11. Wow, I am feeling this way too right now. Working on my National Boards, drafting a new manuscript, and slicing/commenting every day. My focus has been on writing and as you said, “Writing requires the active arrangement of words on the page. We must come at it thoughtfully. There is no vague. It is about precise.” I am dying for some time to appreciate how others are doing with that! Thanks for this post.

  12. Thank…you for your words. Especially: “Make a path. Lure the reader down it.” “It’s irksome. It itches. It irritates. I want to pull a large blanket over my head and hide.” “I was knocked over by a section of text that held me and spun me and whirled me around.” and most especially “Through words, I want to feel. To be moved. To become tangled up and not need to weave the way out.” I know exactly how that feels as a reader.

  13. I need to go read. Pages and pages of words that I don’t need to organize..such an interesting concept…wanting to be with words but not in charge of the organization. I love how you so clearly named the connection between reading and writing. I know I write better, because I read. I know I read better, because I do write. I know I will work on my organization of words in my future slices because I read your slice. Thank. Now enjoy a good book. I just finished and enjoyed A Man Called Ove – funny and words organized well, in my opinion.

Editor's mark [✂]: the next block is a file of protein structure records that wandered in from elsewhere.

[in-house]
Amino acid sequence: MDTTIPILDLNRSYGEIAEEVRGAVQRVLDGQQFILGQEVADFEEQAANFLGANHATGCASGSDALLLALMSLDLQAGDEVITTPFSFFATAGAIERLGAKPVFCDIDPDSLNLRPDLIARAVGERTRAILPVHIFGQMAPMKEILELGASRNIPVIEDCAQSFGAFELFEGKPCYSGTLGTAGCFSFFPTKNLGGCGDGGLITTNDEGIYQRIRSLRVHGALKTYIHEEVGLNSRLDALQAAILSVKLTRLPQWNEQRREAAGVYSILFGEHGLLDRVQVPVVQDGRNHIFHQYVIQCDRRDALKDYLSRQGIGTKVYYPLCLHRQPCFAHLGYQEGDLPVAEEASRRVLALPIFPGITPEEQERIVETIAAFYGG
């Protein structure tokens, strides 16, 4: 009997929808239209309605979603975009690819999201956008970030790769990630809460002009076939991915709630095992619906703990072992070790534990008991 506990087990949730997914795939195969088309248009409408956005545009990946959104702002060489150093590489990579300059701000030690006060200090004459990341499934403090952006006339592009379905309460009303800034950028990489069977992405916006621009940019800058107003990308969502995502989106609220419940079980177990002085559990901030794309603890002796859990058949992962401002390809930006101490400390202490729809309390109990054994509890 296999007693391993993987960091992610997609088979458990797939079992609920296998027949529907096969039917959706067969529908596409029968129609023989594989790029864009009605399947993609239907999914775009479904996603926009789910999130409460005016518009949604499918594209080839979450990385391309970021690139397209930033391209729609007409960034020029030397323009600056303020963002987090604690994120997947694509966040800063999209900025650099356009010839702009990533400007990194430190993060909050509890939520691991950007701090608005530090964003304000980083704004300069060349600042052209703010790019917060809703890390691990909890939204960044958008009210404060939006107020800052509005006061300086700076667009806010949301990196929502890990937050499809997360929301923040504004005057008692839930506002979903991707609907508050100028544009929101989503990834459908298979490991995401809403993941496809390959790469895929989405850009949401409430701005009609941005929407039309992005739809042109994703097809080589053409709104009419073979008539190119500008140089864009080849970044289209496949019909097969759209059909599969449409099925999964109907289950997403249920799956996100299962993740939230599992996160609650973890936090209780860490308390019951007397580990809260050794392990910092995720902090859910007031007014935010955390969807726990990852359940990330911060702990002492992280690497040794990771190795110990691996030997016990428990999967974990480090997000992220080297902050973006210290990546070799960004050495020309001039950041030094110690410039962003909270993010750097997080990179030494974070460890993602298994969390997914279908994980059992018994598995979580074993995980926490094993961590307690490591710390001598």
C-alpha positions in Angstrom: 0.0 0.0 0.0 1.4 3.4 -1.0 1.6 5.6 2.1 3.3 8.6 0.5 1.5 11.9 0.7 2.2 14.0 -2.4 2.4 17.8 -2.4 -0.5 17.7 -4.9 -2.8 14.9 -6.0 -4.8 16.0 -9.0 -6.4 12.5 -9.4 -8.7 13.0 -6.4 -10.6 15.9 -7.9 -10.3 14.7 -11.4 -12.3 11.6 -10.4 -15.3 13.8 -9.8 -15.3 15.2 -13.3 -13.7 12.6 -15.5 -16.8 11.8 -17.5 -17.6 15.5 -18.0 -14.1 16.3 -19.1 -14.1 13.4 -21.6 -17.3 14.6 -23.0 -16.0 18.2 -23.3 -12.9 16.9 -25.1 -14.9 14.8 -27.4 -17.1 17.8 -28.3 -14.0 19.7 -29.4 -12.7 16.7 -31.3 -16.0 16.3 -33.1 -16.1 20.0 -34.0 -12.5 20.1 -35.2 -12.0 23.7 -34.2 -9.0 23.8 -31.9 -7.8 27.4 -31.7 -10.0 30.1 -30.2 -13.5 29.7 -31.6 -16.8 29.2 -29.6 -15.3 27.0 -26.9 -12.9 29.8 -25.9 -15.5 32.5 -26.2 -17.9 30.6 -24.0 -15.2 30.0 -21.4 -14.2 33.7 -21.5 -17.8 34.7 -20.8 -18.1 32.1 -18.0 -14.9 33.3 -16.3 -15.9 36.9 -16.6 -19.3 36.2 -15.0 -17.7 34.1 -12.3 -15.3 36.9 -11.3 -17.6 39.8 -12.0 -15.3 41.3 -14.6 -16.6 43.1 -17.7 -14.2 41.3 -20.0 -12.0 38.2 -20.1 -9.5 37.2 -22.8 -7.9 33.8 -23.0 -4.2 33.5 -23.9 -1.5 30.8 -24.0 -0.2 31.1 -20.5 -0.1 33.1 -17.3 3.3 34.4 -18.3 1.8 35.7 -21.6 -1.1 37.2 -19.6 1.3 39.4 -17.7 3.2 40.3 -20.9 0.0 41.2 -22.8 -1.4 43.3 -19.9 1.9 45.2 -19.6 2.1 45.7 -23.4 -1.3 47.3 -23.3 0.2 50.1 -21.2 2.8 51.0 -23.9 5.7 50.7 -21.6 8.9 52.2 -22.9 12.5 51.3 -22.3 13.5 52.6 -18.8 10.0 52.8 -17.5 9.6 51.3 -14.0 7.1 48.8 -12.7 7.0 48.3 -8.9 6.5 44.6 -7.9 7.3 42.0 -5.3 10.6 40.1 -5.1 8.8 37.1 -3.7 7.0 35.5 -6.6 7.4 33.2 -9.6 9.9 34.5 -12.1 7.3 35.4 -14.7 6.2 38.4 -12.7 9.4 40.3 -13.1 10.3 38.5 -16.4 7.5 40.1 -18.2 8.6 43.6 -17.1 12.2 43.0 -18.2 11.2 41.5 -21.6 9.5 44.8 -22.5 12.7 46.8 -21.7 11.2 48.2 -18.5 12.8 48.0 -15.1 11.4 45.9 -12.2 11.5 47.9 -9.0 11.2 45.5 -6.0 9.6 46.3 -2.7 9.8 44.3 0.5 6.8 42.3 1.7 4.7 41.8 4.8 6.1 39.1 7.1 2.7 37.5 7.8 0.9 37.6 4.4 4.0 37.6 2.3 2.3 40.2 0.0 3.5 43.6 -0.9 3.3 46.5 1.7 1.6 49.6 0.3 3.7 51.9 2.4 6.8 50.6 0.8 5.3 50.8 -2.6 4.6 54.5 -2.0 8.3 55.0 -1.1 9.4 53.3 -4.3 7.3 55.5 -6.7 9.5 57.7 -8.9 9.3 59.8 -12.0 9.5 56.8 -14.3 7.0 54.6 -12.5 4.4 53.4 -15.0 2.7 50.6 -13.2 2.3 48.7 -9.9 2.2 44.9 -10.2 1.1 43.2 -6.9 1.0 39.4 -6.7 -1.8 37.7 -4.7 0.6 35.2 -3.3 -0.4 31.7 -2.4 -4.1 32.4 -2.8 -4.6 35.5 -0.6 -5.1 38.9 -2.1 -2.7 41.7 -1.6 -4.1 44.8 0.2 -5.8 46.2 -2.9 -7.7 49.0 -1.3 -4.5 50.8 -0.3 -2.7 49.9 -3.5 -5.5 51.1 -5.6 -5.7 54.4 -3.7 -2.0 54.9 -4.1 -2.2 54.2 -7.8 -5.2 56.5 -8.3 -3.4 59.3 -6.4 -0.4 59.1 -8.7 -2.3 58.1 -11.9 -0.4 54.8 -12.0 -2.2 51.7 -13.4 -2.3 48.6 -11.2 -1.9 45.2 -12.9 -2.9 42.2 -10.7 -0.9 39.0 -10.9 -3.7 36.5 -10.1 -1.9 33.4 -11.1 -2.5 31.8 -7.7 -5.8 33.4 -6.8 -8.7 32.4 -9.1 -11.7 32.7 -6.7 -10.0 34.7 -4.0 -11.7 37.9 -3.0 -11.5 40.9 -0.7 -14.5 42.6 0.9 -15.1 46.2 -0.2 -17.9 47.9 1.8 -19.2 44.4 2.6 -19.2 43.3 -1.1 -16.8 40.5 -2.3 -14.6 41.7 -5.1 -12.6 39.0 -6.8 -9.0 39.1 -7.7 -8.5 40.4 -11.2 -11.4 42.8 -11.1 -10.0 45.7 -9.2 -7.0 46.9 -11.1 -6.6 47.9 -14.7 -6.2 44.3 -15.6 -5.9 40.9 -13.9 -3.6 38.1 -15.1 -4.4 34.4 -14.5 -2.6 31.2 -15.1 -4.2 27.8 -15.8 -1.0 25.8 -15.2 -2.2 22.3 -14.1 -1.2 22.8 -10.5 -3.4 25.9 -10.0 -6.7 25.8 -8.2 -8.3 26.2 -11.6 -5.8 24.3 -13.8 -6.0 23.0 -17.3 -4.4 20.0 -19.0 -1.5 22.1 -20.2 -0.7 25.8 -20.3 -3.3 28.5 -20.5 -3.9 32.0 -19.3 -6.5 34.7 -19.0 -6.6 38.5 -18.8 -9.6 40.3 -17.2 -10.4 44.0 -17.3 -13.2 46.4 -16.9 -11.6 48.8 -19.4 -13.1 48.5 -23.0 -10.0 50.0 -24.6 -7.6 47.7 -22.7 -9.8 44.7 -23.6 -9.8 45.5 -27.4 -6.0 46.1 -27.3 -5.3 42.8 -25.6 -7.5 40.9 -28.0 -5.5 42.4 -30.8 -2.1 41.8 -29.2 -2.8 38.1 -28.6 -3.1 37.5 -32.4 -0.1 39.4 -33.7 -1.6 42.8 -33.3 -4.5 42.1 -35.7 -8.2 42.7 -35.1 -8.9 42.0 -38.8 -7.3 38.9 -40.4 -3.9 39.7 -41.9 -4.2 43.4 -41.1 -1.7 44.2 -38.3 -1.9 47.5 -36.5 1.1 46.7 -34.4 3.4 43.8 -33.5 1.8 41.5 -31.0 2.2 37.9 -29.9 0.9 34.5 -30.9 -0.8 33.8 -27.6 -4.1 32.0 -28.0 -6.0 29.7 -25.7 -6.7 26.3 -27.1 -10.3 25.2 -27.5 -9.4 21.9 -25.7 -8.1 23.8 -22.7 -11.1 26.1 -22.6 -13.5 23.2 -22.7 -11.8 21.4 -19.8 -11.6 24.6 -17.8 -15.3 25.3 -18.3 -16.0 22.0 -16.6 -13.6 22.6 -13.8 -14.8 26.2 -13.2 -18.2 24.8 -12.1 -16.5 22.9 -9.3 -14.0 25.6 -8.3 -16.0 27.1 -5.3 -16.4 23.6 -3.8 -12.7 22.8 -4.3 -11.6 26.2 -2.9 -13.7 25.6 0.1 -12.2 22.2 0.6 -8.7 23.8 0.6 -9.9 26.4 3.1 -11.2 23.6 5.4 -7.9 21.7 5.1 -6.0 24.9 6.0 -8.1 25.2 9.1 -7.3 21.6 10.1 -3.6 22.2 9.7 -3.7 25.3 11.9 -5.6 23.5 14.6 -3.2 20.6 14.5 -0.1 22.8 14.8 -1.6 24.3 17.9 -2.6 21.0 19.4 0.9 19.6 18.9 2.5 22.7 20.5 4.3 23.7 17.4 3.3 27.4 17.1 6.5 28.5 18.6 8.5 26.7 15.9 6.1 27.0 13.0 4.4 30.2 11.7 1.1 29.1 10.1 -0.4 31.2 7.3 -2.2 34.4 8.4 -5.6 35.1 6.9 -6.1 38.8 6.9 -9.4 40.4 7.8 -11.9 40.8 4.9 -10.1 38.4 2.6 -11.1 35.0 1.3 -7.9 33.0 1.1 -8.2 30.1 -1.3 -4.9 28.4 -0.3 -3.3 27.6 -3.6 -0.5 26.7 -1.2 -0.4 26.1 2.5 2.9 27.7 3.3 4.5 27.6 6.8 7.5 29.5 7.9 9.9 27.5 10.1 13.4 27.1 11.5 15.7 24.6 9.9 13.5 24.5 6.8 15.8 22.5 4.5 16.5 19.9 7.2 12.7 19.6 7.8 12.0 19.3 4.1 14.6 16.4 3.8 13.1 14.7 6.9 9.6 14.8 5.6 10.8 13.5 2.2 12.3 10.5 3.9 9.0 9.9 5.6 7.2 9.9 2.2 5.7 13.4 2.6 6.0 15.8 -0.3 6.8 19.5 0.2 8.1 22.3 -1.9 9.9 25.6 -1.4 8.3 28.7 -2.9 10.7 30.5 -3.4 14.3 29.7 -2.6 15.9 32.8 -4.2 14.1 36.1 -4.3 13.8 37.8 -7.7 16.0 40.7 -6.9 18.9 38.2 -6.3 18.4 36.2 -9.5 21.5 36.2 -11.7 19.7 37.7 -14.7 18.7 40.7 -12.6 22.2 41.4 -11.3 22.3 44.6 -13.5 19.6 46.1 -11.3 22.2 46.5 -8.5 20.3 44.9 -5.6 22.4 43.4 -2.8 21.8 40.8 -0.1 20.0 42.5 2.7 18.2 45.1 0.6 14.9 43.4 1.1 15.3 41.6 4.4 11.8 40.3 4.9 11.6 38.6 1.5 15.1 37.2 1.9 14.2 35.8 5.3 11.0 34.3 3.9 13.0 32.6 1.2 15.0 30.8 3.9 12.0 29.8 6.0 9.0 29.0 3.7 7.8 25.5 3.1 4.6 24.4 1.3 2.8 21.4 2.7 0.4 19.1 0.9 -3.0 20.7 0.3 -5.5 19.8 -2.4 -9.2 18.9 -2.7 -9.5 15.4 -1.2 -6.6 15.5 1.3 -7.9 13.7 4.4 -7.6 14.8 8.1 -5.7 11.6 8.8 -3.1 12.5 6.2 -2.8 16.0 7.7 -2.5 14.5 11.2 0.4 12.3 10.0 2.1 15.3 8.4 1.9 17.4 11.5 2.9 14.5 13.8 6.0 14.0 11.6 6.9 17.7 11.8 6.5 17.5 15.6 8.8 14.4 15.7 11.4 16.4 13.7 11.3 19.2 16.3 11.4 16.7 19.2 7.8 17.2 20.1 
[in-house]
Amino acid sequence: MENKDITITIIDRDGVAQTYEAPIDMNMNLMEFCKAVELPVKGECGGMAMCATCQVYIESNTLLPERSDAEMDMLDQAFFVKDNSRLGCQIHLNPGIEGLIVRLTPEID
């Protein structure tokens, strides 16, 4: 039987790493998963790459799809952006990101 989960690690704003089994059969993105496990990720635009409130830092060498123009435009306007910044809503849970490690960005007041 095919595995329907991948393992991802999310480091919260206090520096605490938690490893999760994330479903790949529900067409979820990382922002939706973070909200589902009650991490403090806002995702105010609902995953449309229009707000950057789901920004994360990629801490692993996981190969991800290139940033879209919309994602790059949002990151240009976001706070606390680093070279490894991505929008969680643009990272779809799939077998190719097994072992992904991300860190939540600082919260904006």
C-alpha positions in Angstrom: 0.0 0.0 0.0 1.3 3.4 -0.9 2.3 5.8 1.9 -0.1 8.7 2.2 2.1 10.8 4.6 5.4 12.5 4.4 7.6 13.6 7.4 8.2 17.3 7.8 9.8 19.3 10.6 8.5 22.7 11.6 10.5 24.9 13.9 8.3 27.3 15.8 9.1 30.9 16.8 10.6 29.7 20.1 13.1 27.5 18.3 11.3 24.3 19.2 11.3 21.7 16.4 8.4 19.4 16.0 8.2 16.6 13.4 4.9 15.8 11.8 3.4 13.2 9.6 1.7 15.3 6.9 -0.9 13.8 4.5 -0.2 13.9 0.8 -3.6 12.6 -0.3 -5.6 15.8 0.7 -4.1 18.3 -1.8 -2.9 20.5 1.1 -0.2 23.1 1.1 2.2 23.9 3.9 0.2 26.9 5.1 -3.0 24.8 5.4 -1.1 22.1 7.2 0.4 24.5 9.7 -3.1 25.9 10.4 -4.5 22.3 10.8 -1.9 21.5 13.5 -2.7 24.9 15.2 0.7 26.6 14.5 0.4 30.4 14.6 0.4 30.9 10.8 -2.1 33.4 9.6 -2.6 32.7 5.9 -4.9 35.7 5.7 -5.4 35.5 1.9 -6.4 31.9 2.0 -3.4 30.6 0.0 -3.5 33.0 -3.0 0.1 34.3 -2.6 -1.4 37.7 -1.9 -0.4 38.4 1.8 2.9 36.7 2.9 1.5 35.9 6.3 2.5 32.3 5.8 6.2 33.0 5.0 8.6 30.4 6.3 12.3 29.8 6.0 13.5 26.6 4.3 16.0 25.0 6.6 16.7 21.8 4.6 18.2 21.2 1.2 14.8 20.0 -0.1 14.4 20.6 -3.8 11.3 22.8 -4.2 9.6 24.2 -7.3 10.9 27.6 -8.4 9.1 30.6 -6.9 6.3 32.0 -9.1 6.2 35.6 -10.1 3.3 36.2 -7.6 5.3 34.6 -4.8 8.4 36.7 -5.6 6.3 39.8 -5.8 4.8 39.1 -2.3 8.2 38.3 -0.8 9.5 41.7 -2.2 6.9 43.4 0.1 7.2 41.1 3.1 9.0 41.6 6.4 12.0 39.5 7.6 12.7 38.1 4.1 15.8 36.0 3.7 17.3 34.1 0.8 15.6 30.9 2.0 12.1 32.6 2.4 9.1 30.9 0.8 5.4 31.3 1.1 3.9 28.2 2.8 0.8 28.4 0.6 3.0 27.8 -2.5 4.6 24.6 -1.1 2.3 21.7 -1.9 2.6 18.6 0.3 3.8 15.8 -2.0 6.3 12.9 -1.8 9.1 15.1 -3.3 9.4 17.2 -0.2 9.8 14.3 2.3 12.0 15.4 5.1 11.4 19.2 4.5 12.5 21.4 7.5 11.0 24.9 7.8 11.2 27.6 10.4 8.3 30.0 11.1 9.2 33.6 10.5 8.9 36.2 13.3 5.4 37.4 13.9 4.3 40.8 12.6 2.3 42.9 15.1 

14. We spend so much time writing and reading slices that we don’t spend as much time reading–that’s true! Your rhythm in your writing is as always so powerful. I hope you use your writing as mentor texts with your students for how to use short sentences to change pace and maintain reader attention.

  15. Ditto all the above. I am so glad I read your post today; the last one before I log off (after almost 2 hours of reading and trying to comment thoughtfully). You are a “word meister”; that is perfectly clear. Yet you yearn to restore your well. But your description of your yearning is so artfully written that we all hung on every word. I hope you somehow find the time to replenish because we all love reading YOU so much!

  16. I am passionate about poetry. When I feel like this, I turn to poets I love. Poetry doesn’t take much time, but it may be the answer to you call for words. Of course, despite your cry, this was a beautifully written post. Your words are not lost on me.